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Triangular LandscapesEnvironment, Society, and the State in the Nile Delta under Roman Rule$
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Katherine Blouin

Print publication date: 2014

Print ISBN-13: 9780199688722

Published to Oxford Scholarship Online: October 2014

DOI: 10.1093/acprof:oso/9780199688722.001.0001

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In the Heart of the Fringe

In the Heart of the Fringe

The Socio-economics of Marginal Land

Chapter:
(p.208) 7 In the Heart of the Fringe
Source:
Triangular Landscapes
Author(s):

Katherine Blouin

Publisher:
Oxford University Press
DOI:10.1093/acprof:oso/9780199688722.003.0008

The Nile Delta is an area rich in environments that are structurally marginal from the point of view of agrarian production: semi-arid and arid zones, lakes, marshes, and lagoons with sweet, brackish, or salt water. Yet, although these areas have traditionally been portrayed negatively, the reality of their value for ancient communities is indisputable. This was notably true in ancient Egypt, as evidence going back to the third millennium BC shows. Through an examination of Mendesian evidence, this chapter reflects on the socio-economics of marginal environments in the north-eastern Nile Delta. Ancient data shows how semi-arid, wet, and submerged lands were subject to a flexible and diversified exploitation that attests to the quantitative and qualitative importance of these ecologies. At the same time, they raise the issue of potential competitive interplays between local socio-economic strategies and agro-fiscal agendas.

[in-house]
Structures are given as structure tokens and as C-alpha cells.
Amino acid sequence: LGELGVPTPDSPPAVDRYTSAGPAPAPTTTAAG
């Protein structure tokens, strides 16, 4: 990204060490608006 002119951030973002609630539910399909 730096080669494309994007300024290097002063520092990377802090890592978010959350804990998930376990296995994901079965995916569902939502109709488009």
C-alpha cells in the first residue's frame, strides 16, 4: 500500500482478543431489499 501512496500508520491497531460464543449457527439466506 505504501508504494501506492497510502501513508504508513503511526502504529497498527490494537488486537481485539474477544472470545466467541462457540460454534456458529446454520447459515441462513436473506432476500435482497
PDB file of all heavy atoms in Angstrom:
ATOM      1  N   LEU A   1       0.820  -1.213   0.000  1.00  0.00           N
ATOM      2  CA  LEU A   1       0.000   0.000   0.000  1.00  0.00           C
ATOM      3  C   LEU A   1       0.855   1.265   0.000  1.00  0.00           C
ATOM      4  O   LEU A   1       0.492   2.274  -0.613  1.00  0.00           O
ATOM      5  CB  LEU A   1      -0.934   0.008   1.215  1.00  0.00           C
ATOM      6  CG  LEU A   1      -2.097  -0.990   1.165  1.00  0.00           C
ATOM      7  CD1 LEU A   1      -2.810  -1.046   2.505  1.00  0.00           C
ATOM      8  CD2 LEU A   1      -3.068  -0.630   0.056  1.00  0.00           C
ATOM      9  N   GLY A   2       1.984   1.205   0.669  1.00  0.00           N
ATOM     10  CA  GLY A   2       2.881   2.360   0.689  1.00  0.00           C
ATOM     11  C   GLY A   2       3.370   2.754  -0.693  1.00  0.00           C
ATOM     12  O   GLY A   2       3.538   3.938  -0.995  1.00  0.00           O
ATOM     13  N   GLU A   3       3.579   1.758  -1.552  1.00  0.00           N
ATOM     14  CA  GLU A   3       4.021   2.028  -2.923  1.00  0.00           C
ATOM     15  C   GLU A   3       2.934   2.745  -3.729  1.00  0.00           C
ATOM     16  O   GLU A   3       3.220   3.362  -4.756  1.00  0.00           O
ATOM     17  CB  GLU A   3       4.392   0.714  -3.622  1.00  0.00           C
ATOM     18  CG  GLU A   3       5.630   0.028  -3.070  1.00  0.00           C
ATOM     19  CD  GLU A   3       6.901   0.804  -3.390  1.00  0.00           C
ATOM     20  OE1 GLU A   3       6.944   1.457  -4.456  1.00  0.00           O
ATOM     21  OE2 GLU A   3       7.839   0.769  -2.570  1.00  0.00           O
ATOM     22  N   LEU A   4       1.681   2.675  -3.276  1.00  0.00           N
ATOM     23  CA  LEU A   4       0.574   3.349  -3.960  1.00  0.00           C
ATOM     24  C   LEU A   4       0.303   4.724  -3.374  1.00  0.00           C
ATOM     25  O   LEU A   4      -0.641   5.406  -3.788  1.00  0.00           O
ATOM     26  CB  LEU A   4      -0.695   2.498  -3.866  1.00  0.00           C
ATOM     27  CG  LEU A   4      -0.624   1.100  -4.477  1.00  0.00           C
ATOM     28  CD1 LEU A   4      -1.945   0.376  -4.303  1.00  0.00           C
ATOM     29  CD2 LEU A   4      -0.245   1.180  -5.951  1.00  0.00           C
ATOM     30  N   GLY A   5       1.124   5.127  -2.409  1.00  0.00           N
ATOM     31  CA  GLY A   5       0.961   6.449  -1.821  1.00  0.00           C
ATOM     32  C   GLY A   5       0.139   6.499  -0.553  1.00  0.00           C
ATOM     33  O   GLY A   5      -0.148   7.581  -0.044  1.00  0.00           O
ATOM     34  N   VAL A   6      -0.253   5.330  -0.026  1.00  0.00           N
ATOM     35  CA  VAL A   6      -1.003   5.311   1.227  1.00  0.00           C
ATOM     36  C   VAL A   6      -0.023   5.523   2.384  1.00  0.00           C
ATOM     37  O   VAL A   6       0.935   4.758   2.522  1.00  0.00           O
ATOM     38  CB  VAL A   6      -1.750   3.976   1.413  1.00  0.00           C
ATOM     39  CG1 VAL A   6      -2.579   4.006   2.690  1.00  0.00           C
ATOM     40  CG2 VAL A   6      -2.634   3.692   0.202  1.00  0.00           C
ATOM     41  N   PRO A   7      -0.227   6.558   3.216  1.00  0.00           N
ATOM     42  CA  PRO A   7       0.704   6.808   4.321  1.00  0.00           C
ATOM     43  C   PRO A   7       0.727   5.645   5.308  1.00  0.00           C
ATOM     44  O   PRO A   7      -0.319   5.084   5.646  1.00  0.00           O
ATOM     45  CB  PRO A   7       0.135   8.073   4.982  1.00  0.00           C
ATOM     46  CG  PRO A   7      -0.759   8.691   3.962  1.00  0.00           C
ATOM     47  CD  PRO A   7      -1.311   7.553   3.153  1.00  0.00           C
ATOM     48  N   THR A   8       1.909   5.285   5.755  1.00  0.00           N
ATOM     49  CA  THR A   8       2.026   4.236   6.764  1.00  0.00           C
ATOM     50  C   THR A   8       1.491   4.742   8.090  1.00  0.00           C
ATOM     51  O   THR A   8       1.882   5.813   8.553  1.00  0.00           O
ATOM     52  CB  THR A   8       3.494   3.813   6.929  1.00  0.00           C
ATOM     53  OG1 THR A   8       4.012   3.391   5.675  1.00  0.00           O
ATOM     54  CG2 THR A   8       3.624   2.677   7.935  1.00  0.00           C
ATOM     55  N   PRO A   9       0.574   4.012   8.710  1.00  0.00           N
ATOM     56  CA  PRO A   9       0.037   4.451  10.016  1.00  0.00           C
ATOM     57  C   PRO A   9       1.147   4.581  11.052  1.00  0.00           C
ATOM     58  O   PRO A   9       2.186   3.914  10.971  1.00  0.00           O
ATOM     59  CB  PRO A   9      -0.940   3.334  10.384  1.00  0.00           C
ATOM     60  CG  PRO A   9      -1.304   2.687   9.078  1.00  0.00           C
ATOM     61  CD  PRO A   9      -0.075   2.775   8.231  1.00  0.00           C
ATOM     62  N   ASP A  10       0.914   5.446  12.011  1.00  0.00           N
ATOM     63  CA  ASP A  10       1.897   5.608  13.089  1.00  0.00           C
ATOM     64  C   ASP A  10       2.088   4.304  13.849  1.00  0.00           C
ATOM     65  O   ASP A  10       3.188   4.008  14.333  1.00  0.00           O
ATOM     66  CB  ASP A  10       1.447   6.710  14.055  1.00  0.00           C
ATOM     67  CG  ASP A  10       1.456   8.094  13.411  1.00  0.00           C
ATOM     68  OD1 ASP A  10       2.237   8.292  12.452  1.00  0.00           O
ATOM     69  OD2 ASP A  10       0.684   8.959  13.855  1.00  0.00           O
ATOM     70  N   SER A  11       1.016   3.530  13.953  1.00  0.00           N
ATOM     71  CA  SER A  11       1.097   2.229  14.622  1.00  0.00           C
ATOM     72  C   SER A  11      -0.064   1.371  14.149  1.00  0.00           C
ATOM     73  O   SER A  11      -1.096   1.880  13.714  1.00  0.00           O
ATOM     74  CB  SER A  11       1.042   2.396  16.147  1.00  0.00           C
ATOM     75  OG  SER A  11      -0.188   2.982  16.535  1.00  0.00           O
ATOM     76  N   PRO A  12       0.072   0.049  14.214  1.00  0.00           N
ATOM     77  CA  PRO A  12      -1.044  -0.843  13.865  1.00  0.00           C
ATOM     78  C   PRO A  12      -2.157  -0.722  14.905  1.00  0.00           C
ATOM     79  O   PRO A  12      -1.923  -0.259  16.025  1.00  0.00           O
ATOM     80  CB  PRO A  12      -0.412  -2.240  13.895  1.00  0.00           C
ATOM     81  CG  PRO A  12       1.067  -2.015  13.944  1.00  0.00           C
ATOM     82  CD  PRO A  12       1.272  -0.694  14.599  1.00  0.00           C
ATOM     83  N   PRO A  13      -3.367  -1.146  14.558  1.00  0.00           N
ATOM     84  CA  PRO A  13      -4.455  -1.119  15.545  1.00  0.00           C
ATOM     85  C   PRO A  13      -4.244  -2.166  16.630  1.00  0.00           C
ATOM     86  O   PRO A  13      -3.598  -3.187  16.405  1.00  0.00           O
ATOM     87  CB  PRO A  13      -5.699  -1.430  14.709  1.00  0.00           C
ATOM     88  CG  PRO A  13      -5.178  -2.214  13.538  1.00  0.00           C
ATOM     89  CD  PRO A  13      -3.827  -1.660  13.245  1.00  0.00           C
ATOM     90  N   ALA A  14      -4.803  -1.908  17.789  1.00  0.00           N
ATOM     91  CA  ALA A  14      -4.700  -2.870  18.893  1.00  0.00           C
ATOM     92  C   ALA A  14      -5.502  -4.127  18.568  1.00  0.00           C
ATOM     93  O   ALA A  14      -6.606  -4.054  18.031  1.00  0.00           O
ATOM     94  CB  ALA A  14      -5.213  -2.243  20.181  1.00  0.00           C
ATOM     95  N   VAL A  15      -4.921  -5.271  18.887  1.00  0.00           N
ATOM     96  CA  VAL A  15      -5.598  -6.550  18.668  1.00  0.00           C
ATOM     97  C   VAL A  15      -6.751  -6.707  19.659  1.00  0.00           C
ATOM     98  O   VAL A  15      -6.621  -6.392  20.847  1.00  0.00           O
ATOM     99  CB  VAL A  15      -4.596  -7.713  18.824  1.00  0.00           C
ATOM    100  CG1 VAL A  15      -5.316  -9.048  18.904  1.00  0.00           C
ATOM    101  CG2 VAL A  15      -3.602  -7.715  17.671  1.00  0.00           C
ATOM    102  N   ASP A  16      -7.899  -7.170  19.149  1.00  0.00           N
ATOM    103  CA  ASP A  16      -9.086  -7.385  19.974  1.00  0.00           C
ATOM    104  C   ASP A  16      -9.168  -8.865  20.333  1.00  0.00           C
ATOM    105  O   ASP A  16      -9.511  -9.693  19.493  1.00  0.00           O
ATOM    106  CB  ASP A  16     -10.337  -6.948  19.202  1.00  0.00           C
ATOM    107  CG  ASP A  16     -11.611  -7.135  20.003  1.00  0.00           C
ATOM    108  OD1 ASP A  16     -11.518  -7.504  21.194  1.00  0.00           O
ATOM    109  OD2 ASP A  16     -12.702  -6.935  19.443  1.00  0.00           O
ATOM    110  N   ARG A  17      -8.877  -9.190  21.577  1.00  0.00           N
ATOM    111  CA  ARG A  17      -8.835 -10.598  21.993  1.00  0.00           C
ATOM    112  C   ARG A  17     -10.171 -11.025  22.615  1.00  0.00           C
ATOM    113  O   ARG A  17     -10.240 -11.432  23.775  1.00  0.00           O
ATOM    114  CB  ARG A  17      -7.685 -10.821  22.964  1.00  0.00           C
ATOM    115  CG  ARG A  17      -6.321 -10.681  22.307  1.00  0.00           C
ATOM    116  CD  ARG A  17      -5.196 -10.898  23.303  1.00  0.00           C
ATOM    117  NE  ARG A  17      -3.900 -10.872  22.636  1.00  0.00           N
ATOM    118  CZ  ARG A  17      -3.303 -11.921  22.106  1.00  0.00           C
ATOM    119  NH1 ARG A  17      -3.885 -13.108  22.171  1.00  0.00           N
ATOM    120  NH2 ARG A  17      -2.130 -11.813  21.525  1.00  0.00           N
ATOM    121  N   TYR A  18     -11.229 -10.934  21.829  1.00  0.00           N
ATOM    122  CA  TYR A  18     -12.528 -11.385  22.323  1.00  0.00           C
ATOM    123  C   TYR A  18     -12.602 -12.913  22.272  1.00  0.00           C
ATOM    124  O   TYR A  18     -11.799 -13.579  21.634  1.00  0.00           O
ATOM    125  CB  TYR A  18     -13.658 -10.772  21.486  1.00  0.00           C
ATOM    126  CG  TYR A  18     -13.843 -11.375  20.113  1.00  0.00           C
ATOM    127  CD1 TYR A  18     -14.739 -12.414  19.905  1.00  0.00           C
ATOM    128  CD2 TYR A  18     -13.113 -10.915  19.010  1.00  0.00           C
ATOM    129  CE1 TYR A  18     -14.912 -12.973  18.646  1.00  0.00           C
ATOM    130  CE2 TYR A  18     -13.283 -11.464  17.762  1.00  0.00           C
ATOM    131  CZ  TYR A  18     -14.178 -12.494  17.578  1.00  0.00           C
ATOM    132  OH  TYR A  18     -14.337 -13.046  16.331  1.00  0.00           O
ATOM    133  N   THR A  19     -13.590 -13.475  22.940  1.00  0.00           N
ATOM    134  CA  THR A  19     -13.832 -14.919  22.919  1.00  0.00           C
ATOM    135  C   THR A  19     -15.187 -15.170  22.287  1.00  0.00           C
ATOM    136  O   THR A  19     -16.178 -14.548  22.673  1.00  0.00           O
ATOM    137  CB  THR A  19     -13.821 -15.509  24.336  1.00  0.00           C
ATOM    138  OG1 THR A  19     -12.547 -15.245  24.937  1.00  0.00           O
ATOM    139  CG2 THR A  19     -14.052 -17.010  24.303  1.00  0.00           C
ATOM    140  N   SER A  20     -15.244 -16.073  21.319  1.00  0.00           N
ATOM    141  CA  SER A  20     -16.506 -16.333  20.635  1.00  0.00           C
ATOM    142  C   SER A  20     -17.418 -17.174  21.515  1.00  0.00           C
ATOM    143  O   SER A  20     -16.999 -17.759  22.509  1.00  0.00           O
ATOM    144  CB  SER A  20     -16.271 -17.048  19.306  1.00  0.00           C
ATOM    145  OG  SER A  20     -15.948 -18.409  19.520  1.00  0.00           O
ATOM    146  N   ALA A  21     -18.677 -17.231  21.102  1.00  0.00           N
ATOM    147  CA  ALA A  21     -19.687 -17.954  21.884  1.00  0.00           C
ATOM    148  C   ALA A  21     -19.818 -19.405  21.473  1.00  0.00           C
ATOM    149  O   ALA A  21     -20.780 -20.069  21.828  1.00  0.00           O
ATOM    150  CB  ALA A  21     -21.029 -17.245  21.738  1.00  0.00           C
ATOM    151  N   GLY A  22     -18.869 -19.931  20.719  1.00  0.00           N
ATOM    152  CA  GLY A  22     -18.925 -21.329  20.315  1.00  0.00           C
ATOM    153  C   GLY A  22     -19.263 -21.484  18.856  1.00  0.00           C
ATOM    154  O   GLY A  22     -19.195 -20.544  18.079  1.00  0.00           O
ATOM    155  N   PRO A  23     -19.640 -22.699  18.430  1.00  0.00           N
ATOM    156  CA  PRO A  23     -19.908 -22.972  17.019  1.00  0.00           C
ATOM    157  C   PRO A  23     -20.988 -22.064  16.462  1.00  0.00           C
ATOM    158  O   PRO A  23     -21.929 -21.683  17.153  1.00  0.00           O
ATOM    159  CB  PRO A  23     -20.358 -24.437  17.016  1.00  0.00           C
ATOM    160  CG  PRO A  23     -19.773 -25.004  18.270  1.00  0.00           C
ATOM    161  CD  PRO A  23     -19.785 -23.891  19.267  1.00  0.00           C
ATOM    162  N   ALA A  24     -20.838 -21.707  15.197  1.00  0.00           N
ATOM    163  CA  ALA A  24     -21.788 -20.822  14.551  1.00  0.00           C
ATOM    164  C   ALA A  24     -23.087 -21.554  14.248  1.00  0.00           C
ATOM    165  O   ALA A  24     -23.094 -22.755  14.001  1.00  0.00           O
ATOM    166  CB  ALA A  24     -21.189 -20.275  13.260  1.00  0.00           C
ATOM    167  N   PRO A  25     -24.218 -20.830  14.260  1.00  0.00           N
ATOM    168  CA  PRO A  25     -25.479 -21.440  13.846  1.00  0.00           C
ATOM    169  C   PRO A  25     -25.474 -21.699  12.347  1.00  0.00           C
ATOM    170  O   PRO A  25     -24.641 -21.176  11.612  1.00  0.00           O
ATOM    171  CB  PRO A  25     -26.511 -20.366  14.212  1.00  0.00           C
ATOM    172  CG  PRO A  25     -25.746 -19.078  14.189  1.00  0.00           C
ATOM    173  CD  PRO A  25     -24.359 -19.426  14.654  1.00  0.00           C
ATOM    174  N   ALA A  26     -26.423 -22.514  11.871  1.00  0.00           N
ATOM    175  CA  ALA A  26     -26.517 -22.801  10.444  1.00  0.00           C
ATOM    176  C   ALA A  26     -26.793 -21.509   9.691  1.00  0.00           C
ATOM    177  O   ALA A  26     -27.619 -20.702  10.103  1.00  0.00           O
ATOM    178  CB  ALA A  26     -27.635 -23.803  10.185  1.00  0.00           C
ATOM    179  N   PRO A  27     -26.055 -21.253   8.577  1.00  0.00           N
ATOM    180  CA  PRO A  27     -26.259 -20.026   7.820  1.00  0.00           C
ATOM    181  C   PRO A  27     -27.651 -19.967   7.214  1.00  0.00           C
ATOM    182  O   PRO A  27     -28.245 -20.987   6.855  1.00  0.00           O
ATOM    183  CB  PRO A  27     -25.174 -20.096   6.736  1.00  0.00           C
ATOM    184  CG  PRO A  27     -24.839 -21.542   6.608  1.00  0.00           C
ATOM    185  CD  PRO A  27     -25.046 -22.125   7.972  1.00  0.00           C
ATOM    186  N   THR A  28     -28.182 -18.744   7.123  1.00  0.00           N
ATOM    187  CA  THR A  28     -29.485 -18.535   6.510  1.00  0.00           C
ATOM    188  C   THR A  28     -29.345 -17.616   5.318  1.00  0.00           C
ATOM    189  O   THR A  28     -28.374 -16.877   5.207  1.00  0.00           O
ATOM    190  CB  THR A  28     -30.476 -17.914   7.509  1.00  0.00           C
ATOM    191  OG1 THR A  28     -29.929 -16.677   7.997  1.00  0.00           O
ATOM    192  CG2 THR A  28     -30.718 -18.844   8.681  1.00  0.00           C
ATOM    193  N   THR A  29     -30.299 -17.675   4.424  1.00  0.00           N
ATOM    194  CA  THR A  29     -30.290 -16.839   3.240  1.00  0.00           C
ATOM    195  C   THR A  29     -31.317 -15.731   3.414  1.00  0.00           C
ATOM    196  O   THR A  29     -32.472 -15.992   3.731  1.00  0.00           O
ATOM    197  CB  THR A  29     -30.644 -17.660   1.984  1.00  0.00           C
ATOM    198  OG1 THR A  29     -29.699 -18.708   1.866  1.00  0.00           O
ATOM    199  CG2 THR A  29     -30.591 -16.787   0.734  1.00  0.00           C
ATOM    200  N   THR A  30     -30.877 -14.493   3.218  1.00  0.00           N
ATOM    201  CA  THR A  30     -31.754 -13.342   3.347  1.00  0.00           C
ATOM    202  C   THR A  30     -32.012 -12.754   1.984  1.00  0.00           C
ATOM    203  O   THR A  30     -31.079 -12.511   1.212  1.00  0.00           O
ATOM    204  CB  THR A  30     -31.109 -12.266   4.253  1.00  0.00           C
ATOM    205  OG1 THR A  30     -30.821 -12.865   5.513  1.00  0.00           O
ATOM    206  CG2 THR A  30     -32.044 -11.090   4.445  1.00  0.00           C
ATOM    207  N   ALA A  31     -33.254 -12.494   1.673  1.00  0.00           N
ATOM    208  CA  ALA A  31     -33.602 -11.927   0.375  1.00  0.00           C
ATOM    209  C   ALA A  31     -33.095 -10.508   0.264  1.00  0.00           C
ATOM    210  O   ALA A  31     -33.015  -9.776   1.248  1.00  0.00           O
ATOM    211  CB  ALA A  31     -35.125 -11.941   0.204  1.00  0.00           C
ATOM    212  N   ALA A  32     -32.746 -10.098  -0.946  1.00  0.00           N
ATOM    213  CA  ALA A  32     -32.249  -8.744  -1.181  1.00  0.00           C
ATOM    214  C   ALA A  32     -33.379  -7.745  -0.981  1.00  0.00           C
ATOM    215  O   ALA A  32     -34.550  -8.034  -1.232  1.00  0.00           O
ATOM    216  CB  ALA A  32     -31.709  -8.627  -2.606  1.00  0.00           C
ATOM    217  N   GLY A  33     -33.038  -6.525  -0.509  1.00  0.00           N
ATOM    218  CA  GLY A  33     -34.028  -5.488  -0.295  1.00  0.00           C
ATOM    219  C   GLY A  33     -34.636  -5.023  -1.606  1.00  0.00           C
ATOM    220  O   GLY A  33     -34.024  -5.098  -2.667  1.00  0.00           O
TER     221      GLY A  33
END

Keywords:   marginal land, semi-arid land, arid land, lakes, wetlands, economy

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